Why Thai people never say “No” (and how to tell if they’re REALLY saying “No”)

Thais find it terribly hard to say “no”.

This may stem from the culture of avoiding confrontation or the fear of disappointing others.

Therefore, most Thais try to find ways to say “no” without actually saying it.

They do this even in English sometimes and may cause a misunderstanding because “no” actually means “no” to most westerners.

So, here are some tips that will help you catch those hints and enable you to read between the lines…


When Thai people give answers like “ไม่รู้สิ” (mâi rúu sì – I don’t know), or “ขอดูก่อน” (khɔ̌ɔ dūu kɔ̀ɔn – let me see first) without actually giving you the definite time that they’ll decide, it’s probably a “no”.


When they show you enthusiasm but give you detailed reasons why they might not make it, like “อยากไปมากๆเลย แต่ไม่รู้นะว่าจะไปได้รึเปล่า เพราะ…” (yàak pai mâak mâak lə̄əy tɛ̀ɛ mâi rúu ná wâa cà pai dâi rʉ́ plào phrɔ́… – I’d very much like to go, but I’m not sure if I can go because…) that’s probably a “no” right from the start.


“ยังไม่แน่ใจคราวนี้ แต่คราวหน้าน่าจะได้นะ” (yang mâi nɛ̂ɛ jai khrāaw níi tɛ̀ɛ khrāaw nâa nâa cà dâi ná – I’m not sure if it’s possible this time, but next time, definitely).  When Thais try to make up for it for not being able to make it, then that’s a closed deal.  They’re not doing it.

BONUS: When “No” Means “Yes”

Now, on the other hand, sometimes a “no” means “yes”, but Thais are just too “เกรงใจ” (krēeŋcāi – afraid of offending or imposing on others) to say “yes” immediately or directly.  They want to do it or accept the offer, but feel shy to accept the proposition too quickly.  In this situation, you’ll just have to insist a few more times until they finally say “yes”.

So how do you spot this?  It normally comes across as a “no”, “never mind”, or “it’s okay” followed by a weak excuse, often sounding like “ไม่น่าลำบากเลยค่ะ” (mâi nâa lambàak lə̄əy khà – don’t have to trouble yourself because of me) or “เกรงใจจัง” (krēeŋcāi caŋ – I don’t want to trouble you).

Why you only know how to speak Thai like a “farang”…

Have you ever wondered why you still sound like a “farang” after taking months and months of Thai classes?

Have you ever had any problems not being understood by Thai people, or perhaps not understanding a word they say when they talk among themselves?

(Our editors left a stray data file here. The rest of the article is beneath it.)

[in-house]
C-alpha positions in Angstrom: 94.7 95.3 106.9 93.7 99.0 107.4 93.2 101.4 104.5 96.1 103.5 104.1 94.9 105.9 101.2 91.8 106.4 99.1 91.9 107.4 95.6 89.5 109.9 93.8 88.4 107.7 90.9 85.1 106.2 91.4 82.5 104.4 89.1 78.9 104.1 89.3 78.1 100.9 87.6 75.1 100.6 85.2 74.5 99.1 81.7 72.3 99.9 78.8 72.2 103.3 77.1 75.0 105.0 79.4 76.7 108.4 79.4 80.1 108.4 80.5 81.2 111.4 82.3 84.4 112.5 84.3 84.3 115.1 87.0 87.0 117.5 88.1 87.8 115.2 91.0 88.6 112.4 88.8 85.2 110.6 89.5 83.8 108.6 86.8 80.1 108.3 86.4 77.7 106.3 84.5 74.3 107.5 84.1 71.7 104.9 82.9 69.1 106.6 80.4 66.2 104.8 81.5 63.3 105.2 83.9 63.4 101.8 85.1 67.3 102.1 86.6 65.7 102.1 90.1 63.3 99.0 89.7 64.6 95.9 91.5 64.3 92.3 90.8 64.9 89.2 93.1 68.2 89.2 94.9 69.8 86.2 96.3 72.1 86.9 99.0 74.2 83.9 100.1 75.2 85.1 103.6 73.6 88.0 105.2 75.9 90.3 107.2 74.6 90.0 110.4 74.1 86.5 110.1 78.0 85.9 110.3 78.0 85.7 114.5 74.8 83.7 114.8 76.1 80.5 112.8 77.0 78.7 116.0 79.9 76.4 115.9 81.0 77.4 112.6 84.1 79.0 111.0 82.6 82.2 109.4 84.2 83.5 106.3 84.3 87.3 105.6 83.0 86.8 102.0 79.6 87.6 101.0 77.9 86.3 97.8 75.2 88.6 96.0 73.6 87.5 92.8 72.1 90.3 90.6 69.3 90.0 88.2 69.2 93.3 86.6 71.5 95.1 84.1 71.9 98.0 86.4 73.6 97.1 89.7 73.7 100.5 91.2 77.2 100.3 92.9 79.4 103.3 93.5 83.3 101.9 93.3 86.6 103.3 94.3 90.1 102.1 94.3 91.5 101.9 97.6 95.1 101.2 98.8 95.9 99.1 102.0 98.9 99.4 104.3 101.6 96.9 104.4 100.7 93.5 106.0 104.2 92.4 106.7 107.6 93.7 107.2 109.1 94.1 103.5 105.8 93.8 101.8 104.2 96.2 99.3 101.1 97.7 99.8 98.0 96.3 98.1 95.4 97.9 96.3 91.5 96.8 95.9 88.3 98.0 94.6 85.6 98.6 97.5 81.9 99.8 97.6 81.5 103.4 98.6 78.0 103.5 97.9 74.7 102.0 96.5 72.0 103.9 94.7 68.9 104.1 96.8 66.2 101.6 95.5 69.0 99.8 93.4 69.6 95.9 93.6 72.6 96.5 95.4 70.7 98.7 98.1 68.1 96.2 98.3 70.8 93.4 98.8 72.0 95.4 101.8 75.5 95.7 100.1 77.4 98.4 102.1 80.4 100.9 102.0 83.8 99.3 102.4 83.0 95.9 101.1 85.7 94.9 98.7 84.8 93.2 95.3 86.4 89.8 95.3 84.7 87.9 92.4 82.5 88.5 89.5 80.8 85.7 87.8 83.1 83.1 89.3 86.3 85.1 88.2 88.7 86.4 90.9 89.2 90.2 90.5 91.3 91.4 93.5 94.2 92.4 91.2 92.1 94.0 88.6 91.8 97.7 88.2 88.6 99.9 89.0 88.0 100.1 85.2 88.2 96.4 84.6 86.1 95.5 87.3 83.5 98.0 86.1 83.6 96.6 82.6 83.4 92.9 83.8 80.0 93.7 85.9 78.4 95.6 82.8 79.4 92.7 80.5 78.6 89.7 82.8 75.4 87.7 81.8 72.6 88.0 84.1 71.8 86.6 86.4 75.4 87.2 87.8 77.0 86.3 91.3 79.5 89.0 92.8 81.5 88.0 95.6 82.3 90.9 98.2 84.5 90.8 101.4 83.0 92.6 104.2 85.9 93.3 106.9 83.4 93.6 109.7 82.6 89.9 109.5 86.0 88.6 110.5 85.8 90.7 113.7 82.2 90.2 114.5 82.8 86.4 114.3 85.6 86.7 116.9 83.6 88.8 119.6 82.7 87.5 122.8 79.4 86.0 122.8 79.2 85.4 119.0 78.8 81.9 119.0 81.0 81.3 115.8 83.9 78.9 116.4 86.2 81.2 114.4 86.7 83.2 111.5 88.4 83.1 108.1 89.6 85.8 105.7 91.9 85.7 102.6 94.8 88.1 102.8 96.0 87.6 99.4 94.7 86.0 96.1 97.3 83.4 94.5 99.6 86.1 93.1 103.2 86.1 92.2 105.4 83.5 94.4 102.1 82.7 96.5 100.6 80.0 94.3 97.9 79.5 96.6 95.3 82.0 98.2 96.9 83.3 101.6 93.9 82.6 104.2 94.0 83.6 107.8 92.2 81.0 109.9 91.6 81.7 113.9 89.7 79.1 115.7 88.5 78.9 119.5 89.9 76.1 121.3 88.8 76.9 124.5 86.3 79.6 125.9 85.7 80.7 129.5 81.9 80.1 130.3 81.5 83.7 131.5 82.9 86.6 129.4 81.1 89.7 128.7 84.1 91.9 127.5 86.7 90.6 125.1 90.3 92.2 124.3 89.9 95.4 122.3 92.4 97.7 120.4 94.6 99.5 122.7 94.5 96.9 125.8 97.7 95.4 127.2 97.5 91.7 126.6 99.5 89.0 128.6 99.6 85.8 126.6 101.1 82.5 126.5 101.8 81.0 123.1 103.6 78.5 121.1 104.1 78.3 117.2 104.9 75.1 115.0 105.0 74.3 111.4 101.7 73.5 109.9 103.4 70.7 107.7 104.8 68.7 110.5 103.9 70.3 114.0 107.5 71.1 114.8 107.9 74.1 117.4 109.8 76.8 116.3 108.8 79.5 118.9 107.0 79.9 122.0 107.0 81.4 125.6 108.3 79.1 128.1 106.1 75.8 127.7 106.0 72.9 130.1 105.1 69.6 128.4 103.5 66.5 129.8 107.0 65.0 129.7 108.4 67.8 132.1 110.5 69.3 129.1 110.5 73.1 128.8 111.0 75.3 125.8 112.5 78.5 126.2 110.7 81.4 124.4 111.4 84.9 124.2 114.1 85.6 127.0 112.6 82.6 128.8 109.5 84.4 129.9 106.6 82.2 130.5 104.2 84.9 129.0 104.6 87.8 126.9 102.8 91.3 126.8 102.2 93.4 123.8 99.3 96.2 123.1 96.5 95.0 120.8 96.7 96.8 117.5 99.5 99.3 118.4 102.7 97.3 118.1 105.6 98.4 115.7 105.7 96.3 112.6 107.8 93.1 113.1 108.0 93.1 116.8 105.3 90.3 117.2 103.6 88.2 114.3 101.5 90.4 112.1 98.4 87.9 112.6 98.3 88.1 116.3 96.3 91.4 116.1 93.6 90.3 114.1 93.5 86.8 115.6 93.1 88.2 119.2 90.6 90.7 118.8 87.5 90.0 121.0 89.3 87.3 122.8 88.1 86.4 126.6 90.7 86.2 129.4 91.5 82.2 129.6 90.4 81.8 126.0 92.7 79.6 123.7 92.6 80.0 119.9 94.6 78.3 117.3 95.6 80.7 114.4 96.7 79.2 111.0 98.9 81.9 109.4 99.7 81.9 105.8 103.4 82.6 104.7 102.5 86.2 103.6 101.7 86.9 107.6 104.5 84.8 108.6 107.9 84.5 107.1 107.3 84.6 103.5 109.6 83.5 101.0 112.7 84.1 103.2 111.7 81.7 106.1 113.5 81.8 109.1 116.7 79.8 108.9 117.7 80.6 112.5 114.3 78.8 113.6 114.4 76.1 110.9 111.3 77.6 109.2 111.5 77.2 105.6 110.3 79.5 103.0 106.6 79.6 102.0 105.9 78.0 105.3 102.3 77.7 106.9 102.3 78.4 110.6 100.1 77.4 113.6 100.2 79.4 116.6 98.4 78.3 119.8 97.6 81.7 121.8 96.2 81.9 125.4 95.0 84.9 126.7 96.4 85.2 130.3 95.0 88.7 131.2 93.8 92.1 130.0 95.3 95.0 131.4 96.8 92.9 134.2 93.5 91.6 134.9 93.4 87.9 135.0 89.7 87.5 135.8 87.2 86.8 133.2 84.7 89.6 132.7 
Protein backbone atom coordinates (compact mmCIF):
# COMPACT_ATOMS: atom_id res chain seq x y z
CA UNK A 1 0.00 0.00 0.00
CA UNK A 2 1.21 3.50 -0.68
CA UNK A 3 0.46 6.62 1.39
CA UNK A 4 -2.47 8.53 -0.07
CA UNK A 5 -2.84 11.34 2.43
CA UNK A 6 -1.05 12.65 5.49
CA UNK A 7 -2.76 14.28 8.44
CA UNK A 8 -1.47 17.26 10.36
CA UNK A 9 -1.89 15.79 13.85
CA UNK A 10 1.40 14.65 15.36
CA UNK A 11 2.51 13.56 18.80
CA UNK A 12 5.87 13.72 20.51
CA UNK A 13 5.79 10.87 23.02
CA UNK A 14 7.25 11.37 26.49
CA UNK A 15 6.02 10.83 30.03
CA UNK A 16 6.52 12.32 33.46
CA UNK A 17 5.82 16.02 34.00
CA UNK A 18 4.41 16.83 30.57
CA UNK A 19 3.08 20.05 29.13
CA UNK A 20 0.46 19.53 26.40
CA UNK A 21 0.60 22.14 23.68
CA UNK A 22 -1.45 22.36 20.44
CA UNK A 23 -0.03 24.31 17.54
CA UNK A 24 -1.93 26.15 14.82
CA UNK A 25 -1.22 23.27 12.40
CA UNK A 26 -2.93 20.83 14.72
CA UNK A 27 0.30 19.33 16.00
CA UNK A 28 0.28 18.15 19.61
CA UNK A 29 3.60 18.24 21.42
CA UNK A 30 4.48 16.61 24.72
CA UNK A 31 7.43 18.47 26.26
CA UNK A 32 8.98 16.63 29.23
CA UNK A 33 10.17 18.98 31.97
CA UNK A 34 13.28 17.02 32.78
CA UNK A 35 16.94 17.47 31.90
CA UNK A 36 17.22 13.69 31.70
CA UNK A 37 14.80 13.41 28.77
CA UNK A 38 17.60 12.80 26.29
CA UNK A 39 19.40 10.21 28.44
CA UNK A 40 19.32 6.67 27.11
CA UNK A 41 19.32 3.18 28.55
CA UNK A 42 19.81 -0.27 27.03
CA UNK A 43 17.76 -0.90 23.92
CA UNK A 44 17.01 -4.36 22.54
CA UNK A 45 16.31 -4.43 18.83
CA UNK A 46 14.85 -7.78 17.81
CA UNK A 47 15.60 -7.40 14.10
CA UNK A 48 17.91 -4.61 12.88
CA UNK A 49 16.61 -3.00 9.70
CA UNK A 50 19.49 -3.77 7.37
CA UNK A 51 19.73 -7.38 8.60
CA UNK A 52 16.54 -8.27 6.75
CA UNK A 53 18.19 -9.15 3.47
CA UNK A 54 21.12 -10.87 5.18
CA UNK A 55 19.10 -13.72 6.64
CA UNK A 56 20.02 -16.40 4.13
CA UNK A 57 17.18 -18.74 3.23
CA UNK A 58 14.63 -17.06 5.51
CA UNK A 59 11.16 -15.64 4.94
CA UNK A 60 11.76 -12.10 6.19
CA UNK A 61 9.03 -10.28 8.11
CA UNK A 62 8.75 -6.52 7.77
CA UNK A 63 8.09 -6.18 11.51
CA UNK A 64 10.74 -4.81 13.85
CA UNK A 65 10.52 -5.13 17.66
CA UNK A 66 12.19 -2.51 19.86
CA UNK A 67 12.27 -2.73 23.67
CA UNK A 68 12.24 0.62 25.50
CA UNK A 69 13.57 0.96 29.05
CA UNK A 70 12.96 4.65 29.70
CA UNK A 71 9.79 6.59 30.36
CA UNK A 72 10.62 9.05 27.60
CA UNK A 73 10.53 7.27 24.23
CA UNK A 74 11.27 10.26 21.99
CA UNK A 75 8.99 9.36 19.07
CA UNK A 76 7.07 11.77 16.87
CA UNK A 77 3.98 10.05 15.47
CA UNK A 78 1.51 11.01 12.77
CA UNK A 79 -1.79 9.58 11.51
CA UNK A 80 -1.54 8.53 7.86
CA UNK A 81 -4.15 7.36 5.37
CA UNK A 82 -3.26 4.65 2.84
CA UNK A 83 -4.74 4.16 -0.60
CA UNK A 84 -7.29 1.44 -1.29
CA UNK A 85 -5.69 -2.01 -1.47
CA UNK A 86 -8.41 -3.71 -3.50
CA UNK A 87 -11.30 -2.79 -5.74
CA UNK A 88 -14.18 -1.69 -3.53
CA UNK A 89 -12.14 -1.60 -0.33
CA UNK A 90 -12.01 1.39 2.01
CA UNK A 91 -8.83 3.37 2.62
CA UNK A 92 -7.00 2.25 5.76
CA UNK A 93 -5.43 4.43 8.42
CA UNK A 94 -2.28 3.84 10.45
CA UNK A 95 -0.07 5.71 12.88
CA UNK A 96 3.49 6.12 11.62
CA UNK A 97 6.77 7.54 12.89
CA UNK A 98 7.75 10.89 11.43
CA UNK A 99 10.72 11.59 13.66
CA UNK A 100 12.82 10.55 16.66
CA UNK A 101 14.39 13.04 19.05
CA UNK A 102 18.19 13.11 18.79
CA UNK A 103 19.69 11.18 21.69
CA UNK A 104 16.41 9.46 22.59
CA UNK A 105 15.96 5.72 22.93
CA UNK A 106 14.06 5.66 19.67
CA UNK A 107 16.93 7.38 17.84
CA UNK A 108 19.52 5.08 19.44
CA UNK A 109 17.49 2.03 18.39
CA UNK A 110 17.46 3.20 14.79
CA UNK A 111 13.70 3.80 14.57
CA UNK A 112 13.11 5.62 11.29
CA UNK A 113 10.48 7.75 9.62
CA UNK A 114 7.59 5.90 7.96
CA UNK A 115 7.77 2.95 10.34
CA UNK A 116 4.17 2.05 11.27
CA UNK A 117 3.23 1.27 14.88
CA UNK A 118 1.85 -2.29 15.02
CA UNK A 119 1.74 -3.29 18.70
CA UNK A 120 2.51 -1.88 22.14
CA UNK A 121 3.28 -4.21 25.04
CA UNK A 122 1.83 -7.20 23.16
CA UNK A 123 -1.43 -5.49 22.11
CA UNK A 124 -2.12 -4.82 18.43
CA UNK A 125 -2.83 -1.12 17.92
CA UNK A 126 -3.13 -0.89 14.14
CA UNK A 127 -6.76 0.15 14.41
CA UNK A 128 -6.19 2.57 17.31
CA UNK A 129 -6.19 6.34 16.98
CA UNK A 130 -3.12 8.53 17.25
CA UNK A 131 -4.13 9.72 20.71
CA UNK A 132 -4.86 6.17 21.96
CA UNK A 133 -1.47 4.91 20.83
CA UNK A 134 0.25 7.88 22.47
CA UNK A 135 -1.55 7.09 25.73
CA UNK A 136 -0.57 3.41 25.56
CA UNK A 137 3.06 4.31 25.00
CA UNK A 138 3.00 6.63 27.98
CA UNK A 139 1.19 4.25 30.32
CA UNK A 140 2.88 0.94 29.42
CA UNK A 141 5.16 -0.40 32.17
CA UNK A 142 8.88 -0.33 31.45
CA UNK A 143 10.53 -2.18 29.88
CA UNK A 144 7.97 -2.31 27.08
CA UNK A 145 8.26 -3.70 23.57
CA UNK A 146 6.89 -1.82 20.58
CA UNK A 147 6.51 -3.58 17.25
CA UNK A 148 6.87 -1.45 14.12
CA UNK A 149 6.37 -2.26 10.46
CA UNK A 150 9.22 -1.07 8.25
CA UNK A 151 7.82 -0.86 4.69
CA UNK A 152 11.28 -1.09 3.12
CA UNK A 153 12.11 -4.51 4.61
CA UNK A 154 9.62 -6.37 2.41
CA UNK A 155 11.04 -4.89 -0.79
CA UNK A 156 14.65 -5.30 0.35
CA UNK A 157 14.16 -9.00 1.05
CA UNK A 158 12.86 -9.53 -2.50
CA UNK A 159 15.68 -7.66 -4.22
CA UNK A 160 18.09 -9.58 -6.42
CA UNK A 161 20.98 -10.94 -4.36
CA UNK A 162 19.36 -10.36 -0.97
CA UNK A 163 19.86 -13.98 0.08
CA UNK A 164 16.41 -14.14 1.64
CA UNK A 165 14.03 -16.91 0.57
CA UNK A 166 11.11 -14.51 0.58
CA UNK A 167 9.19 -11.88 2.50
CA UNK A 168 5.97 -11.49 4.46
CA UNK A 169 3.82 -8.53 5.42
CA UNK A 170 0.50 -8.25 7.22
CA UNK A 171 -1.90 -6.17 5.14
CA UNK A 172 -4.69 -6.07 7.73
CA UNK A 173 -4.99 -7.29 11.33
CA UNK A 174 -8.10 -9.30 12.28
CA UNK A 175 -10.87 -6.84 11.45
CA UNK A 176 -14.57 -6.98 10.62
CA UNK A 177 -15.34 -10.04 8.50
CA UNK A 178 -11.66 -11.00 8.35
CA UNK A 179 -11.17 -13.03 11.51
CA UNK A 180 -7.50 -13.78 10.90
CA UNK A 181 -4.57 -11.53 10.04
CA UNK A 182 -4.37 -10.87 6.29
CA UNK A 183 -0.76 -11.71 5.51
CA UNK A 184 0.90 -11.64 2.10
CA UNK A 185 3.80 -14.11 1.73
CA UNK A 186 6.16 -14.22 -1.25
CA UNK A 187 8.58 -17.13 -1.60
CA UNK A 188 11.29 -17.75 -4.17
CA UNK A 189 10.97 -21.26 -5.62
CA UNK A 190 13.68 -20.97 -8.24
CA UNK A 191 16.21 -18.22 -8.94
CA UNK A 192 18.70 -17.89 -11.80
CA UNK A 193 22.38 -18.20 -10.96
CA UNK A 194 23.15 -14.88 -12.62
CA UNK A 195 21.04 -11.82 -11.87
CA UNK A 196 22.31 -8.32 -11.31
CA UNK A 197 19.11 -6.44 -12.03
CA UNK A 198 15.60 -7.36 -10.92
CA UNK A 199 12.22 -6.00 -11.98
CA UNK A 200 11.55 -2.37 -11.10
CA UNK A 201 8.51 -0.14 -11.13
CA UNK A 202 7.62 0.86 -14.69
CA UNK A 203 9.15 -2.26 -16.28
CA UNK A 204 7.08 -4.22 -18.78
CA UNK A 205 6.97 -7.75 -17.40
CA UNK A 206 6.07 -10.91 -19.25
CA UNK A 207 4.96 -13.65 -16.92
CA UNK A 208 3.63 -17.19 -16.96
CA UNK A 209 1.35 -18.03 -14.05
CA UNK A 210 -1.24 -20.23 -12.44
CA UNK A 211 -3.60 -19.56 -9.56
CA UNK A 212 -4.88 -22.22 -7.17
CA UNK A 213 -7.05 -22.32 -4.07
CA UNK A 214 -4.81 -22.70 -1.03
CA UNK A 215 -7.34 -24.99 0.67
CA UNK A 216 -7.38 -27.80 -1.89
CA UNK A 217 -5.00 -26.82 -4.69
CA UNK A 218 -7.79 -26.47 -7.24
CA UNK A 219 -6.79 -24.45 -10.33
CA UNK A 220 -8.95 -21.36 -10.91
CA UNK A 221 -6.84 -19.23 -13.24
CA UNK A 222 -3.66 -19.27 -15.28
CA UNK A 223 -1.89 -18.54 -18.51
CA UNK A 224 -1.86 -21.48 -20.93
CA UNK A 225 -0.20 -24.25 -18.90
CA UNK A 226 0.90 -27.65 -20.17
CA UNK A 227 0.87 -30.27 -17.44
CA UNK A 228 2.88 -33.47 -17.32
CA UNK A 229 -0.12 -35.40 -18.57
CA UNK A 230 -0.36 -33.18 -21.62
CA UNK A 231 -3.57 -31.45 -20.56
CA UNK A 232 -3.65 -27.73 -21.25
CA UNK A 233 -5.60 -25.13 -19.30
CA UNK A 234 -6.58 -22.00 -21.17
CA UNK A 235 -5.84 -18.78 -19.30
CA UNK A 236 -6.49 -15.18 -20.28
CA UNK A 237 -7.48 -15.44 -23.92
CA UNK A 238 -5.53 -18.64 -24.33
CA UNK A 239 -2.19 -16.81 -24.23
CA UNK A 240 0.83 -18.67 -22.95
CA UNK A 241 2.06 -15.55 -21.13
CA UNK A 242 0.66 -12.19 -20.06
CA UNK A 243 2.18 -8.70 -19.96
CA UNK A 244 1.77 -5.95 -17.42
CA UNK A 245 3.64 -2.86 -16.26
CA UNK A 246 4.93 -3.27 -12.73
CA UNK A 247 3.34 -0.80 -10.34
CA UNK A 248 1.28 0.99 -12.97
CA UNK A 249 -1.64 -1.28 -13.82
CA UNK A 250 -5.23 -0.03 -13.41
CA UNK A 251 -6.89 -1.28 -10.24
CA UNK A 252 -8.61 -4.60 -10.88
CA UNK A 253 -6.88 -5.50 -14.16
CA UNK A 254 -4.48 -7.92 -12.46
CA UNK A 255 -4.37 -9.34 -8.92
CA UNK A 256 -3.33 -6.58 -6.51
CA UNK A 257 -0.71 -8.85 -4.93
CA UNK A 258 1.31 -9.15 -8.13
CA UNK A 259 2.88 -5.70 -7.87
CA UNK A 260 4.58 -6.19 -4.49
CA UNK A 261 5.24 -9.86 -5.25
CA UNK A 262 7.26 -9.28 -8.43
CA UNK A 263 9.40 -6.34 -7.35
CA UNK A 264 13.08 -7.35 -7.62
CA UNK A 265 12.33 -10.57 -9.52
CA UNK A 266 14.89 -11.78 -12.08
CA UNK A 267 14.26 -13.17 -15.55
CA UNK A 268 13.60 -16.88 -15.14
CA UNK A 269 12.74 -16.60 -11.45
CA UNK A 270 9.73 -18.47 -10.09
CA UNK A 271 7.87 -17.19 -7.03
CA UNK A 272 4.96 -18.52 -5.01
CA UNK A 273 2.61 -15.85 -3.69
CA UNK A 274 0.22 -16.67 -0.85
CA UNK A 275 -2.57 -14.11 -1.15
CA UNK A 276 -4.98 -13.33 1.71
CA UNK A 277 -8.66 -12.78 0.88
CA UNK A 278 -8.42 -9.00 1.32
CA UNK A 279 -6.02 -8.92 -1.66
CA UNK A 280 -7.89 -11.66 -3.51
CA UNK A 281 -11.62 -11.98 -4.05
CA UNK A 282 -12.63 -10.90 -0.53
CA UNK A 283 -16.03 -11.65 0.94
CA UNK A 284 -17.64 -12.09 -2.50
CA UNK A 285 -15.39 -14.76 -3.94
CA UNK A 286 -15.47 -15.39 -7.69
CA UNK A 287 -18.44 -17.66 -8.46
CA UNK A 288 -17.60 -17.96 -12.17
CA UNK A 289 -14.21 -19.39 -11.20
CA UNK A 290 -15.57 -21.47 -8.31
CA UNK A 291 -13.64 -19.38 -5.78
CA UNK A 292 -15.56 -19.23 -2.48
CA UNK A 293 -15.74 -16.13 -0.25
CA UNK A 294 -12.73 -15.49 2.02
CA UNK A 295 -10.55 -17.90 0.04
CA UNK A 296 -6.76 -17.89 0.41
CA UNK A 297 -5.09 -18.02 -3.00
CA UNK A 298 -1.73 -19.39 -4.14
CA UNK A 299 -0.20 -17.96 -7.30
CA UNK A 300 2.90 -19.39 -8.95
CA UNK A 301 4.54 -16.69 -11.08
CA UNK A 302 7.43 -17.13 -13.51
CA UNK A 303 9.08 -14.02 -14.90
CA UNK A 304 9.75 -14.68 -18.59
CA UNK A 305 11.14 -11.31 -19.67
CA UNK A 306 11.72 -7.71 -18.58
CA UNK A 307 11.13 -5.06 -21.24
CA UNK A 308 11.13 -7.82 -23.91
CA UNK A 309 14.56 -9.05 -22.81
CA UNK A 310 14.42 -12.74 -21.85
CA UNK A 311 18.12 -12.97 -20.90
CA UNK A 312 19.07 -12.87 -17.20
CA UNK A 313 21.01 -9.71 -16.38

No, Thai people aren’t speaking too fast.

Just like how you wouldn’t want to speak English to them at 5 words per minute, you shouldn’t expect them to speak Thai to you the same way.

Thai people aren’t using fancy vocabulary or complex grammar either.  Most of them are just speaking naturally like how they would among themselves.

But why aren’t you able to understand them and still speaking like a “farang”?

Check out what we talked about at the Thai Bites – Road To Fluency seminar by Stuart Jay Raj to find out why:

Since there wasn’t enough time to finish our presentation and we had to skip a few slides, here’s what we had to say about Journey (our new textbook) and the art of teaching natural Thai:

Journey will teach you the realistic way that Thai people speak to each other, not Thai for “farangs” that no native speaker actually uses.

For example, Journey will approach the complex system of Thai personal pronouns by teaching you when to use formal pronouns like Phom, Dichan, Khun, and when you can just casually call yourself or others by name.

Journey will not be afraid to take you through the mysterious territory of final particles, words that cannot be directly translated but convey the moods, expectations, and intentions of the speaker.

Screenshot 2014-09-02 17.33.56

“Lâ” for example, is used like a spotlight.  When you put “lâ” at the end of a sentence, you shift the focus of that conversation.  If someone asks you “sābāai dīi máy?”, the topic of the conversation is “you”.  When you answer “sābāai dīi, lɛɛ́o khūn lâ?”, you’ve just changed the topic of the conversation from you to the person who asked you the question.  Just like a spotlight shifting the focus from you to him or her instead.


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